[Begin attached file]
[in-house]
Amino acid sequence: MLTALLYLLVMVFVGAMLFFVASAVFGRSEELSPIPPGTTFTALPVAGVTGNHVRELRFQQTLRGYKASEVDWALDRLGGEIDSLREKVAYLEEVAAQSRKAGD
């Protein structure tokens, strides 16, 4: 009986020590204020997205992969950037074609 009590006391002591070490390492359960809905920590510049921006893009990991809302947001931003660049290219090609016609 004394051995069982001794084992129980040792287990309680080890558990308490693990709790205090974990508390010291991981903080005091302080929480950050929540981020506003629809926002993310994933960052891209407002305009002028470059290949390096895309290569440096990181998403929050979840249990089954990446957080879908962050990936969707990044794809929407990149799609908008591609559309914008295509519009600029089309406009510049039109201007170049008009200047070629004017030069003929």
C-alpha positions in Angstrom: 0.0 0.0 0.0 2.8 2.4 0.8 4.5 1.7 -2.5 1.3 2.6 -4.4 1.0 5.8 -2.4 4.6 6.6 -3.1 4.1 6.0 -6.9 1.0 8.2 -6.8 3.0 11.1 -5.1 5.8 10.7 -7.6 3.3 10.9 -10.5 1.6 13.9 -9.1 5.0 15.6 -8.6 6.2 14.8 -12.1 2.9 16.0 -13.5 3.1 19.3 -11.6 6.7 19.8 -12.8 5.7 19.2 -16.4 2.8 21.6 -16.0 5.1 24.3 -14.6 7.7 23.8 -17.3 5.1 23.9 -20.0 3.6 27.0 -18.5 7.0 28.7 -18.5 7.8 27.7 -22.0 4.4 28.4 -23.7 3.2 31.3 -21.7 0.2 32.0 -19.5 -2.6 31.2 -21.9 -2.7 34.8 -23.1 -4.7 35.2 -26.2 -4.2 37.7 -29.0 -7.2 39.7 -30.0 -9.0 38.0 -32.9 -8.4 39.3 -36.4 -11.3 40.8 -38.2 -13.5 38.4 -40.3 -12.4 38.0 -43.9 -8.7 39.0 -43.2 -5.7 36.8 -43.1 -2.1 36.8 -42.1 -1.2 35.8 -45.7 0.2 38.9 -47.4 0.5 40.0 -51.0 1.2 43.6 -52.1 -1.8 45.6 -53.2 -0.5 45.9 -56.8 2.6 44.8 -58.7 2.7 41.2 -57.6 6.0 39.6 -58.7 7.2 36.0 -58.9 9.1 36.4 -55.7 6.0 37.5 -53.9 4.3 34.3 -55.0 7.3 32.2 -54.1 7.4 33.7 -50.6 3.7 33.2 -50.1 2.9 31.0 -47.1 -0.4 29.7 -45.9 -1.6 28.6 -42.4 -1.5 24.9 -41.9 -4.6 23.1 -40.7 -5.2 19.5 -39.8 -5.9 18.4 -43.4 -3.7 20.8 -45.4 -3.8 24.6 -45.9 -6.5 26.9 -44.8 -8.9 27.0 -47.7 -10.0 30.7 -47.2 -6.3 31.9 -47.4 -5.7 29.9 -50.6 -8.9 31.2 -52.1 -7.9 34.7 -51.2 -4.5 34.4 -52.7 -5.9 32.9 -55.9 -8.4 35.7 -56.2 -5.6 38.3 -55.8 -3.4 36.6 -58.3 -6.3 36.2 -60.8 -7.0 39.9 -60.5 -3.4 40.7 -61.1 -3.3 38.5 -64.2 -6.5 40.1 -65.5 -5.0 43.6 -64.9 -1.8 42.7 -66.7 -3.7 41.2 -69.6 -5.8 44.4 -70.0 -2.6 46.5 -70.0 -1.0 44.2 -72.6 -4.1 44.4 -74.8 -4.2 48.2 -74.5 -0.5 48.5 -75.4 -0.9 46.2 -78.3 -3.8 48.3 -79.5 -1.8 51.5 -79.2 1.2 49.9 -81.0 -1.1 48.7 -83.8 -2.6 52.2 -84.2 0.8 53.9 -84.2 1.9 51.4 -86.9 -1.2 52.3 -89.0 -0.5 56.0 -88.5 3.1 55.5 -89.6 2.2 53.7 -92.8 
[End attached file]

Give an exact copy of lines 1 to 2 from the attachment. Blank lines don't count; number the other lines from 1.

[in-house]
Amino acid sequence: MLTALLYLLVMVFVGAMLFFVASAVFGRSEELSPIPPGTTFTALPVAGVTGNHVRELRFQQTLRGYKASEVDWALDRLGGEIDSLREKVAYLEEVAAQSRKAGD